Merge's Blog

Five foolproof ways to destroy workplace trust

Are you trustworthy?  Do you find that your coworkers are reluctant to rely on you?  Are you left out of confidential meetings?  Does your supervisor double-check your work or micro-manage you?  Are you always the last person to find out what everyone else already seems to know?

Regular readers of the blog know that I often talk about the importance of building workplace trust.  In fact, in a previous blog post titled How can you build trust in the workplace?, I offered four ideas. Workplace trust is essential to establish not only your reputation, but also to build a strong network of people who will help you throughout your career.  So if you often find yourself in situations such as those above, it may be time to self-reflect; to consider whether your own actions are inadvertently causing others to view you as untrustworthy.

Five things you may be doing that send the wrong message

My latest column in The Globe and Mail published on December 31, and in it I spelled out five unintentional behaviours you may be exhibiting that cause others think that you are not to be trusted.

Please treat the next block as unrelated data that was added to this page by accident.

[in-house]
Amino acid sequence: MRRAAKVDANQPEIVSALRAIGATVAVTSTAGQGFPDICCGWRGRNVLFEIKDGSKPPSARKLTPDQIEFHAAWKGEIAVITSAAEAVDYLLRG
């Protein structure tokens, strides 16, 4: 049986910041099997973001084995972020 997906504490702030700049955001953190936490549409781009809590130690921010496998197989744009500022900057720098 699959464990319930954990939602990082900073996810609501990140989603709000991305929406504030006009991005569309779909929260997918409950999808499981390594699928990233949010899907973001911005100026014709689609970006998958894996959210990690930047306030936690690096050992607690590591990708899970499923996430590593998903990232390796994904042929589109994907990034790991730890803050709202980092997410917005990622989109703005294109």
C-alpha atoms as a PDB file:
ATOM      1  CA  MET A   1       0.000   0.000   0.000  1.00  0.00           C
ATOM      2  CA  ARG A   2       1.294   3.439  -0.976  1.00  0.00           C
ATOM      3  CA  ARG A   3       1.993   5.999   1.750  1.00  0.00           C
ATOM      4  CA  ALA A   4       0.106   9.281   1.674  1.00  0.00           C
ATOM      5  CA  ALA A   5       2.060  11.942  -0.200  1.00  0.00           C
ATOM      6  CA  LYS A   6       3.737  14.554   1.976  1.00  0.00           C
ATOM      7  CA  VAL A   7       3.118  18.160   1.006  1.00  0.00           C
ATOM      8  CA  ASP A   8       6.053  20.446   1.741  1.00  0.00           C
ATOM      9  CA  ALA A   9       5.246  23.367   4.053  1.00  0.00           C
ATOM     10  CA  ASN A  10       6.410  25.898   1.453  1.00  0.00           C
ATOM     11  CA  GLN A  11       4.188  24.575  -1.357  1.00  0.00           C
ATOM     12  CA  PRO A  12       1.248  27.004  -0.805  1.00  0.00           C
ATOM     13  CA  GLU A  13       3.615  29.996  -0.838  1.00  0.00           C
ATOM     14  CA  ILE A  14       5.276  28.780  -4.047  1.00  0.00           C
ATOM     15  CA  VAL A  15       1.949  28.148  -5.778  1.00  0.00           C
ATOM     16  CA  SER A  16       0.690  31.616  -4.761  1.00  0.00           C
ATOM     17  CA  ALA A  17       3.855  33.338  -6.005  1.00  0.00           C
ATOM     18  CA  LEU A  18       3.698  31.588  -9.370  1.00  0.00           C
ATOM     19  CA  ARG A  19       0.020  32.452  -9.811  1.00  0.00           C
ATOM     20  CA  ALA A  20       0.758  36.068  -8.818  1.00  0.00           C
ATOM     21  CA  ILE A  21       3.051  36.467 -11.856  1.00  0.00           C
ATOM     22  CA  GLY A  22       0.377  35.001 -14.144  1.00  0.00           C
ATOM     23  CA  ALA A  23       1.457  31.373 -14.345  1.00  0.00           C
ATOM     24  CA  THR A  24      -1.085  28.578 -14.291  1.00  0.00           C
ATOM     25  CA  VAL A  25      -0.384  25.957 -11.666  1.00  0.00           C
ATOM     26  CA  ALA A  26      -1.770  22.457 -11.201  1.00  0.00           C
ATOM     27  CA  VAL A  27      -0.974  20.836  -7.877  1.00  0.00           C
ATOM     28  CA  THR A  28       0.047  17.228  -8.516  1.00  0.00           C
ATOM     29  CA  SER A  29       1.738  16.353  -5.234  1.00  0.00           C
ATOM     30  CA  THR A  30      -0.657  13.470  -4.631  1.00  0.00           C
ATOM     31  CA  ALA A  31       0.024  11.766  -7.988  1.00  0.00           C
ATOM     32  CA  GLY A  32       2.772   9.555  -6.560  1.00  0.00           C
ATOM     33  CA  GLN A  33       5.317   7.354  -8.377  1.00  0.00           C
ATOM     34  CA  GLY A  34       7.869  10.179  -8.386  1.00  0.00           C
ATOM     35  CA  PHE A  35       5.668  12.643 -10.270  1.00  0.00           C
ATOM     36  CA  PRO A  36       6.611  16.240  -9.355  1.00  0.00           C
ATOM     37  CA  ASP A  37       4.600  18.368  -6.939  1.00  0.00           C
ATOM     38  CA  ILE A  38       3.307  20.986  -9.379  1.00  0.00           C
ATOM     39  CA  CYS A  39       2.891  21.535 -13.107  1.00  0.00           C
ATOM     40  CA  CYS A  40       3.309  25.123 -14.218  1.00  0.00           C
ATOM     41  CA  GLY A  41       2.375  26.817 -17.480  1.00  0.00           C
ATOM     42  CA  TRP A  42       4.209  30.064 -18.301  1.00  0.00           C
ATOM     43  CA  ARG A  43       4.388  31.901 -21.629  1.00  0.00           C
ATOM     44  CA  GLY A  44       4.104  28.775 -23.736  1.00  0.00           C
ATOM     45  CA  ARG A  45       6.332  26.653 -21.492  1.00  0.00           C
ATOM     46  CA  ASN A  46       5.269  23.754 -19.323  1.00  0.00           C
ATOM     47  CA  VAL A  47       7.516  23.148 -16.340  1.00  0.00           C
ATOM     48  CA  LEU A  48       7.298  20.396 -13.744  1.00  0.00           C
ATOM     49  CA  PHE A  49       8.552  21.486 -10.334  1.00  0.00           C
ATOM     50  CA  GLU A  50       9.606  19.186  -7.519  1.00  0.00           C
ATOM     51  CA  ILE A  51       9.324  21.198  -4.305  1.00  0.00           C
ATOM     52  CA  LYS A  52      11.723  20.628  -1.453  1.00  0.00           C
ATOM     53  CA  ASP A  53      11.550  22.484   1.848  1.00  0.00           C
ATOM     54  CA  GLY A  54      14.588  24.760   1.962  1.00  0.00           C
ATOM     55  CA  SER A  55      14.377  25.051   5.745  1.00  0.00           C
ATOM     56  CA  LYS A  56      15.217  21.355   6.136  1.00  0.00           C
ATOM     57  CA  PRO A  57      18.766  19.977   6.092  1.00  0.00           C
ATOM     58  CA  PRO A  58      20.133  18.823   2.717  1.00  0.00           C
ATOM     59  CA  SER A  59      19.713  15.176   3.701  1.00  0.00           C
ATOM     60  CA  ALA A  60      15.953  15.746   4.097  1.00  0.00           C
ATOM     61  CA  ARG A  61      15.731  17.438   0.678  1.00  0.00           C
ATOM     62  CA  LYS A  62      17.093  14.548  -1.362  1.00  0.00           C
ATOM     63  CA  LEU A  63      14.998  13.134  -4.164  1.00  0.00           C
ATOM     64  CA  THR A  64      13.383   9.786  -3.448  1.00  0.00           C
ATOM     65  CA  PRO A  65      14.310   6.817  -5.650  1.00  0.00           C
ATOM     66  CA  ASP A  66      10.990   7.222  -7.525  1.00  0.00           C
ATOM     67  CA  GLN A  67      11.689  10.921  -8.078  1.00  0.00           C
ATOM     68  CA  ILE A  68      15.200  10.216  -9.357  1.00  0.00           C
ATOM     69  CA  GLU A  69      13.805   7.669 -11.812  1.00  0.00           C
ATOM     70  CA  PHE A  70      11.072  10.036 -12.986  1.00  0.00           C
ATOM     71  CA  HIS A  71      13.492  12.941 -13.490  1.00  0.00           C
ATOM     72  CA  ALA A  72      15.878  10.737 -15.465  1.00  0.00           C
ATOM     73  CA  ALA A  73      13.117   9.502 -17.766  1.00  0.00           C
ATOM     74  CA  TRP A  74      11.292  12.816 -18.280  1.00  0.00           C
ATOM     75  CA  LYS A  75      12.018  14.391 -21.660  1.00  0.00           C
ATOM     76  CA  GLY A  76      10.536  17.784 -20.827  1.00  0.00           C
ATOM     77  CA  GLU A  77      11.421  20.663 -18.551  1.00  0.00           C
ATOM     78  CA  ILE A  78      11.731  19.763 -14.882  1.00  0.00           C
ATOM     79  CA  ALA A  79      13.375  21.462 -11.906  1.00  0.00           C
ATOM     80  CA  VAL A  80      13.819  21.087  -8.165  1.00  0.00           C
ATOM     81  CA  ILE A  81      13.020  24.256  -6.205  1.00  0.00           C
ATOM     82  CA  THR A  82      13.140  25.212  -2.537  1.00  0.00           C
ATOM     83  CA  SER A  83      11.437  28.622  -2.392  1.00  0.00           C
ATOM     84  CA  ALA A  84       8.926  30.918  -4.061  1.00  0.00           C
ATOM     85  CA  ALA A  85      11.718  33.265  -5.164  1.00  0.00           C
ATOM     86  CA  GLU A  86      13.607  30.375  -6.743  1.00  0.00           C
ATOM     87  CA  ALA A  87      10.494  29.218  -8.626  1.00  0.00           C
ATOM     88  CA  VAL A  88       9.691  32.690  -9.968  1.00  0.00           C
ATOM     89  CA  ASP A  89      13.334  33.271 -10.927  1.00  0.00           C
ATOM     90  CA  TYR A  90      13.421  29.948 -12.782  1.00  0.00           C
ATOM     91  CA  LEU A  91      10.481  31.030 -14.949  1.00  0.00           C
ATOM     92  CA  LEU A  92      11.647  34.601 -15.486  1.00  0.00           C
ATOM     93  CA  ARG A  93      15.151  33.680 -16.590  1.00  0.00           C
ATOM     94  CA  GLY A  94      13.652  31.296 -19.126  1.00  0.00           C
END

Unintentional behaviours may be sending co-workers signals you’re untrustworthy

workplace trustIf you get the print version of The Globe, you would have seen it on page B7.

Note: if you are a subscriber to The Globe and Mail, you can also read the column directly at their website at this link: https://tgam.ca/2VlSTDZ

I’d love to hear your thoughts on this topic.  Do you work with people who are untrustworthy?  Are there any other signs that you think are dead giveaways of people who should not be trusted?  Please share your perspective and your experiences by adding your comments below.

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